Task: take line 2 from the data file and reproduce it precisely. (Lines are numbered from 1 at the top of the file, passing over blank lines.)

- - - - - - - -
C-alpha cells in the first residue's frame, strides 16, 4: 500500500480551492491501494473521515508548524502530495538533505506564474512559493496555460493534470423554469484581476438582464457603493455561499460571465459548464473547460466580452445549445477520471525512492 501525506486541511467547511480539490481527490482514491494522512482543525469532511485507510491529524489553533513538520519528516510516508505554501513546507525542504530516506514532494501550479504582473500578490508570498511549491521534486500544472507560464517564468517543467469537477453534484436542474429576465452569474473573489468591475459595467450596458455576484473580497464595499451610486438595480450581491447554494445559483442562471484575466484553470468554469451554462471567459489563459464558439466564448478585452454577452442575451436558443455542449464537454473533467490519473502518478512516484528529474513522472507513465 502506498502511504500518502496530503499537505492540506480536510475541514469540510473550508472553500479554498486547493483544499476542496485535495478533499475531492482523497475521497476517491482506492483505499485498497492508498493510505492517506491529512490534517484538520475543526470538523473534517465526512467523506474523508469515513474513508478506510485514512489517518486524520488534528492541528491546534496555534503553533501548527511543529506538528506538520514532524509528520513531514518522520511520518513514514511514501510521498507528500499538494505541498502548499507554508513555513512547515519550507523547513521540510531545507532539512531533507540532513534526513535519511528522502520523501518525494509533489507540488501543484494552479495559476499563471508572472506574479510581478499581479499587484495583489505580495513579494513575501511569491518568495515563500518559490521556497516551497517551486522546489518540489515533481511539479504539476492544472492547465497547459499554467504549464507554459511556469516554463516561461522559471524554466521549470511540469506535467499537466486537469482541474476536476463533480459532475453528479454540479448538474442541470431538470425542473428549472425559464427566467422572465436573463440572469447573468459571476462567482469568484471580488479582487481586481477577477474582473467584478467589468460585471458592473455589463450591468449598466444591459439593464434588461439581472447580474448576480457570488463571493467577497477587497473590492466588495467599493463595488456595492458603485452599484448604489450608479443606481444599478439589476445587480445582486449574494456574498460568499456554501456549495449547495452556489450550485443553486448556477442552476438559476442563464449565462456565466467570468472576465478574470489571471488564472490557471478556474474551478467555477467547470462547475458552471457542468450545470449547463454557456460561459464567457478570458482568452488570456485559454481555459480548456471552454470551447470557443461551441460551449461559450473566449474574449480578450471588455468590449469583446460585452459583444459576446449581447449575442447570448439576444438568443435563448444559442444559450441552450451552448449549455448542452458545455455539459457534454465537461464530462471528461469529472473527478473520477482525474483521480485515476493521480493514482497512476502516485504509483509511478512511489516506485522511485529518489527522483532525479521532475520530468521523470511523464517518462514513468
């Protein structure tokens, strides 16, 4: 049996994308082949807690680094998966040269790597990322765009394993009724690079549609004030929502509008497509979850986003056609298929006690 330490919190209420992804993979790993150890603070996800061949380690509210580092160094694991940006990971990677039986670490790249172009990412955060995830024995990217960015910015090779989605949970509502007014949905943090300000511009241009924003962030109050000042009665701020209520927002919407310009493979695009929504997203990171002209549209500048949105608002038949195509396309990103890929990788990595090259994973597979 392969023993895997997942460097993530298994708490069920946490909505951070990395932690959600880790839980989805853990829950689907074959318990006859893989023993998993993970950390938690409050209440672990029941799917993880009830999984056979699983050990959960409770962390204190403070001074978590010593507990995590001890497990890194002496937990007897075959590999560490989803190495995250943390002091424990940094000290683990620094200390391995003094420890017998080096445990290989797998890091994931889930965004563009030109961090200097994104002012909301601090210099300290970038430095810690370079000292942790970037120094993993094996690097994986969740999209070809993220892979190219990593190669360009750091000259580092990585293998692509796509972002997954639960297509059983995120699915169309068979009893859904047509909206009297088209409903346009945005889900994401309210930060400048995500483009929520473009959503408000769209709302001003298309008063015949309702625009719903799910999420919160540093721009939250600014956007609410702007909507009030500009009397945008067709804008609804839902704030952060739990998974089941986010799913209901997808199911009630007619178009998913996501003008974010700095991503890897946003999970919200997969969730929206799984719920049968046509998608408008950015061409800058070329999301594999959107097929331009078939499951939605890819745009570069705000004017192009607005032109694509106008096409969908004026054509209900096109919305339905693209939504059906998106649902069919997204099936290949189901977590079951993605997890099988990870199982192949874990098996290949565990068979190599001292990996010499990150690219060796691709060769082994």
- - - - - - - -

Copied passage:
């Protein structure tokens, strides 16, 4: 049996994308082949807690680094998966040269790597990322765009394993009724690079549609004030929502509008497509979850986003056609298929006690 330490919190209420992804993979790993150890603070996800061949380690509210580092160094694991940006990971990677039986670490790249172009990412955060995830024995990217960015910015090779989605949970509502007014949905943090300000511009241009924003962030109050000042009665701020209520927002919407310009493979695009929504997203990171002209549209500048949105608002038949195509396309990103890929990788990595090259994973597979 392969023993895997997942460097993530298994708490069920946490909505951070990395932690959600880790839980989805853990829950689907074959318990006859893989023993998993993970950390938690409050209440672990029941799917993880009830999984056979699983050990959960409770962390204190403070001074978590010593507990995590001890497990890194002496937990007897075959590999560490989803190495995250943390002091424990940094000290683990620094200390391995003094420890017998080096445990290989797998890091994931889930965004563009030109961090200097994104002012909301601090210099300290970038430095810690370079000292942790970037120094993993094996690097994986969740999209070809993220892979190219990593190669360009750091000259580092990585293998692509796509972002997954639960297509059983995120699915169309068979009893859904047509909206009297088209409903346009945005889900994401309210930060400048995500483009929520473009959503408000769209709302001003298309008063015949309702625009719903799910999420919160540093721009939250600014956007609410702007909507009030500009009397945008067709804008609804839902704030952060739990998974089941986010799913209901997808199911009630007619178009998913996501003008974010700095991503890897946003999970919200997969969730929206799984719920049968046509998608408008950015061409800058070329999301594999959107097929331009078939499951939605890819745009570069705000004017192009607005032109694509106008096409969908004026054509209900096109919305339905693209939504059906998106649902069919997204099936290949189901977590079951993605997890099988990870199982192949874990098996290949565990068979190599001292990996010499990150690219060796691709060769082994």